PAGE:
How Did Traffic in Honolulu Get So Bad?
Honolulu's traffic is second-worst in the nation. How bad is it going to get? Is there any way out? How do we survive our commutes from hell? A comprehensive guide to an epic mess.
(page 1 of 6)
Photo: Aaron Yoshino
This is how it usually starts: squinting into the sun—those living on the West Side commute into sunrise in the morning and sunset in the evening.
He would have been out the door at 5:45, but it was his turn to pack lunch for the kids. Still, 6:15 should’ve been okay, only everybody on the road must’ve not packed their lunches last night, either, because at 6:55 he’s surfing a solid stream of red taillights, praying that the organism won’t stall, seize up, stop. And, please, no distractions ... Hey, look at the bulldozer! In the instant he takes his eyes off the road to check out the ’dozer in the rail construction zone he misses the car ahead the first time it taps its brakes. He sees it the second time, though, but is a second late in tapping his own brakes; so the car behind him brakes a second late, too, and the one after that. And the whole chain tightens up, slows, lurches. As he sits there and exhales, a rippling chain of cars for a couple of miles behind him hit their brakes hard, too.
Meanwhile at the city’s traffic center, located in a nondescript building off the H-1 near King Street, as well as high up the Ko‘olau Range in the state’s H-3 bunker complex, The Watchers of The Screens nod their heads in recognition. 6:59 a.m. Let the gridlock begin.
ALREADY O‘ahu is under siege: congestion on Nimitz, on the Pali and Likelike, for blocks around every freeway on- and off-ramp, clogging the approaches to the university, the public and private schools. Forlorn caravans creep through Waimānalo, Laniākea, along Kalaniana‘ole Highway.
The ripples reach farther than most of us imagine. State Rep. Matt LoPresti recently described how, heading home to ‘Ewa Beach, “my Google will tell me to take the Pali to Kailua and then back to H-3 to ‘Ewa”—a 29-mile detour to avoid 7.9 miles of gridlock. Windward drivers might be surprised to know that Google is sending West Siders their way. Then again, many stacked at ramenlike road interchanges are from Hau‘ula, Lā‘ie, Kahuku.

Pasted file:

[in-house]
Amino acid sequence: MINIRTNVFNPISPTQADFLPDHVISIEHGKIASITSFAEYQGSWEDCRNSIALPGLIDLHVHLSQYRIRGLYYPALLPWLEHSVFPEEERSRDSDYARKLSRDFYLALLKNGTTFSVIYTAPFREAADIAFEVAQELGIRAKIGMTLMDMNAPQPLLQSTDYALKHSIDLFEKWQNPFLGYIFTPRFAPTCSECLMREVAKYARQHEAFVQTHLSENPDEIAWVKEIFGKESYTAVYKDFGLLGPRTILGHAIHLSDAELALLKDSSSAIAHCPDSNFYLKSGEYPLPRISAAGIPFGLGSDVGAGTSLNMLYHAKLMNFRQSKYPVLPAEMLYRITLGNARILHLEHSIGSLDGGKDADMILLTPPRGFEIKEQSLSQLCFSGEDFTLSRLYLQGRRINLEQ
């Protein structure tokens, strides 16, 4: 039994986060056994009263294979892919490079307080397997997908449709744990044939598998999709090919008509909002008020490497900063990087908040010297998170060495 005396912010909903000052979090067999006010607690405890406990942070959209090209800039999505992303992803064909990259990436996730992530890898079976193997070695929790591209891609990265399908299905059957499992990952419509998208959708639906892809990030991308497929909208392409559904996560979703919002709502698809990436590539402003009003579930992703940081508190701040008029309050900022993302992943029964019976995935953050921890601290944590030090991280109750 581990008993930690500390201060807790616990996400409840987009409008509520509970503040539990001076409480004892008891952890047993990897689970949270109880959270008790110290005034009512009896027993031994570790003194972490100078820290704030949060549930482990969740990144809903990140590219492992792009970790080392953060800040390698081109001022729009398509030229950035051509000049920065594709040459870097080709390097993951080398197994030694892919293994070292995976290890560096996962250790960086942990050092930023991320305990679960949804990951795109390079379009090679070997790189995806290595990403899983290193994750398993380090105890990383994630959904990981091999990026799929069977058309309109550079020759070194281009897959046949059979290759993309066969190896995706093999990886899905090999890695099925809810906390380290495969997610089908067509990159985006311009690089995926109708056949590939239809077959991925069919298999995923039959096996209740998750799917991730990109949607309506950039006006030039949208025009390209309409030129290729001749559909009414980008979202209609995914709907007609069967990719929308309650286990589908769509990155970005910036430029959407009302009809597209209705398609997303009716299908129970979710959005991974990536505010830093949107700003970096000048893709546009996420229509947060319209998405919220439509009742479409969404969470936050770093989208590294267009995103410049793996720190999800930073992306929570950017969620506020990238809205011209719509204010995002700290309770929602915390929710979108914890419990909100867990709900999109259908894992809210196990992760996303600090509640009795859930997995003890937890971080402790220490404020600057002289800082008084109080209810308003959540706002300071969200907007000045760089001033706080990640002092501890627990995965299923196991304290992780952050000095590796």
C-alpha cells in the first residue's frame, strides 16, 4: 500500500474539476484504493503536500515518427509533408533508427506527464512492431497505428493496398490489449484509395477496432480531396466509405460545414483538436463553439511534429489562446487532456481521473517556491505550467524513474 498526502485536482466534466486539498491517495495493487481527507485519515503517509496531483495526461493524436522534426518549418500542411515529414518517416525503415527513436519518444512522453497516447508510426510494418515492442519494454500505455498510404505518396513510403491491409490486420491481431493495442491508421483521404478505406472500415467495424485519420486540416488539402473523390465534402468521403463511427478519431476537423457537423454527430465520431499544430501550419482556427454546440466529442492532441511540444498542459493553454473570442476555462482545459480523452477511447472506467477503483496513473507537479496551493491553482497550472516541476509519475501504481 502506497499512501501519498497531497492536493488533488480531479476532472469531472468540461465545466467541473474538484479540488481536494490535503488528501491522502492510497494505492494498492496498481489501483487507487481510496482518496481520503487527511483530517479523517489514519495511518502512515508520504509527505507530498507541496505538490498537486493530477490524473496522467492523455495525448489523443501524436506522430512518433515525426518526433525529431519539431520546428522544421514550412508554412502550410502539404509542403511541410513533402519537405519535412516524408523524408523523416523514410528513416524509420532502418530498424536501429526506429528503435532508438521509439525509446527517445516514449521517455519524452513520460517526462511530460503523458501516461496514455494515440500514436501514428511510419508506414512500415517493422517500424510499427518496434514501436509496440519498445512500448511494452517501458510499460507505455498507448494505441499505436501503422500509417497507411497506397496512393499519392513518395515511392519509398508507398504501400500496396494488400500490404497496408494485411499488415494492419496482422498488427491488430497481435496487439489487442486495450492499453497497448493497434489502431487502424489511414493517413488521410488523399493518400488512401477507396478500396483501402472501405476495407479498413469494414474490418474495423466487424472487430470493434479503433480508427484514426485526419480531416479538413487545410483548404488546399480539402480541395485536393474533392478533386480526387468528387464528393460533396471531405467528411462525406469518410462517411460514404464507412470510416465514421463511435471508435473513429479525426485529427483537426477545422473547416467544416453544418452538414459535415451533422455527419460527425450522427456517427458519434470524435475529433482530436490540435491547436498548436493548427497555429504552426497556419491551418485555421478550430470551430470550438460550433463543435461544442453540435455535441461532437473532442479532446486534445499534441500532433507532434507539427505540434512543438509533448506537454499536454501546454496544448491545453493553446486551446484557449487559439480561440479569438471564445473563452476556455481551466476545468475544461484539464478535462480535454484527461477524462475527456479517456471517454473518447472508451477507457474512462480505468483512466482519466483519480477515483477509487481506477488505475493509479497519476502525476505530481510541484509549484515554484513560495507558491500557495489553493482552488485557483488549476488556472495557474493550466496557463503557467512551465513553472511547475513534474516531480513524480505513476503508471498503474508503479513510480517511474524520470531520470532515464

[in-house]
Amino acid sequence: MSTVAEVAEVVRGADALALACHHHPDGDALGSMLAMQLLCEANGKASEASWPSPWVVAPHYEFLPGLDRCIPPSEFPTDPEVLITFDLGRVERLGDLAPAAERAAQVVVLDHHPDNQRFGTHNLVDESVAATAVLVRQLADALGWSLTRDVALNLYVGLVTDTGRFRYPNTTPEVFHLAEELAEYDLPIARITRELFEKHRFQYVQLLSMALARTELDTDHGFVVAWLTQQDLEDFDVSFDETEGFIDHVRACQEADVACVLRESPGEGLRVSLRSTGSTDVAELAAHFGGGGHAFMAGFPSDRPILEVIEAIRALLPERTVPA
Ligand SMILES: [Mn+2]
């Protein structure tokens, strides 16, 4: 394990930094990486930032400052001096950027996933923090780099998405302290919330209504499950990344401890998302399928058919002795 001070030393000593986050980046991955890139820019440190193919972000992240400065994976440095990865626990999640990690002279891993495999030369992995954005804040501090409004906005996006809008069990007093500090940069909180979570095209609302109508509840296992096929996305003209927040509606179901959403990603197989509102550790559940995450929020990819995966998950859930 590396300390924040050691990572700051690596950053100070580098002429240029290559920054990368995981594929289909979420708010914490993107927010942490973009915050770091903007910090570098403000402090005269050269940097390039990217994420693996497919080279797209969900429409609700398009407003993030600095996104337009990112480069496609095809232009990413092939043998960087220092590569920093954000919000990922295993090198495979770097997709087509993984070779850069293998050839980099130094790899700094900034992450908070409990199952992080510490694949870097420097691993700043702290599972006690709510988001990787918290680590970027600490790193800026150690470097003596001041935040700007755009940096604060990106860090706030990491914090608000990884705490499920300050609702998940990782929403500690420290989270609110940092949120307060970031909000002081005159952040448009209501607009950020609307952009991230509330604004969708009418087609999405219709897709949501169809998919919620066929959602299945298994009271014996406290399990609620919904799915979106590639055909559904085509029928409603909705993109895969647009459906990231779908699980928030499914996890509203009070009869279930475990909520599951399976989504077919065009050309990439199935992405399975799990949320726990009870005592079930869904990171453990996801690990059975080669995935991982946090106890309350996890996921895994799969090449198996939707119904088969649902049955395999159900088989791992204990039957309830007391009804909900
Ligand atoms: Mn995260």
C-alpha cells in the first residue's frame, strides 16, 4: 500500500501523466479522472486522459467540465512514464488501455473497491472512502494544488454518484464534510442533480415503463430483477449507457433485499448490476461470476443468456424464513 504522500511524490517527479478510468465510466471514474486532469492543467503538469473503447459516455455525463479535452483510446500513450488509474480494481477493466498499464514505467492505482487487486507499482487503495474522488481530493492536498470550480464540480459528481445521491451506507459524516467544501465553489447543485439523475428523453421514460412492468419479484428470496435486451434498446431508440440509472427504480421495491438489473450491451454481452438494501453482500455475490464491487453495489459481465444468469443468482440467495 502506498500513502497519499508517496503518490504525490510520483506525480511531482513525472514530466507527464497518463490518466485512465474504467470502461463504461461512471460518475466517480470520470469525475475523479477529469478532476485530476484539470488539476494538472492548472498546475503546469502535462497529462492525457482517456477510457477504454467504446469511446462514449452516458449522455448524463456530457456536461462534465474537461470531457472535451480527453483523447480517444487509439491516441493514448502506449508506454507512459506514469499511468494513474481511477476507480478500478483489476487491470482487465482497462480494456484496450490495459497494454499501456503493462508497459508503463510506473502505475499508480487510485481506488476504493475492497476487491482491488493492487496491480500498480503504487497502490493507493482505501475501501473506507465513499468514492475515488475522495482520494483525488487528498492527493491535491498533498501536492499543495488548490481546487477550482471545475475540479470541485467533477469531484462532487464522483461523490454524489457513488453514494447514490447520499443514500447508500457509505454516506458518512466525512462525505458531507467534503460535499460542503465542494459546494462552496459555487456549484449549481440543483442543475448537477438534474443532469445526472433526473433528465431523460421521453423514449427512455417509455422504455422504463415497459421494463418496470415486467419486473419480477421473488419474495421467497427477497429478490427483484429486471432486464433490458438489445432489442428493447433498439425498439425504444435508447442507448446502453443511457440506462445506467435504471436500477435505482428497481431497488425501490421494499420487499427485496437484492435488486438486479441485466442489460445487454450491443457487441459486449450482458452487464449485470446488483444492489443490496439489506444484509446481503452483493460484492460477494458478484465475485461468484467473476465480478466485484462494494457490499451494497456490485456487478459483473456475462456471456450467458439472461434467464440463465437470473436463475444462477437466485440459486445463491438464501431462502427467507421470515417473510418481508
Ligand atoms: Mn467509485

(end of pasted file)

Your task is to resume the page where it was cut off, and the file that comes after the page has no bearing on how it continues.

How bad is it, really?
Honolulu routinely lands in the annual top three “worst traffic in the USA” lists. Traffic info aggregator INRIX reports we spend an extra 60.8 hours a year in traffic, the worst in the nation. More than 50 percent of the workers living in the area stretching from Moanalua to Hau‘ula (including Pearl City, Central O‘ahu, ‘Ewa and Rural O‘ahu) leave home before 7 a.m., compared to 25 percent nationally. Many of us arrive at work an hour early just to escape the mess.
Nationally, only 8.1 percent of commuters take 60 minutes or longer to reach their workplace. West Side commuters, on the other hand, routinely describe commutes in excess of an hour and, the farther west they go, well, two hours isn’t uncommon. A 75-minute commute is often cited as the point where people snap and change their lives: move, quit, relocate.
Around quitting time in side lots and parking garages, there’s often no point in waiting for drivers to back out. Many are evening commuters “doing the wait,” as one put it. Tablets and phones glowing, they sit in the dim light with seats reclined, listening to NPR, paying bills and answering emails, doing social media with children. Others give restaurants and bars their business; Murphy’s biggest night in recent memory was when the failure of a ZipperLane machine mired commuters in traffic for five, even seven hours.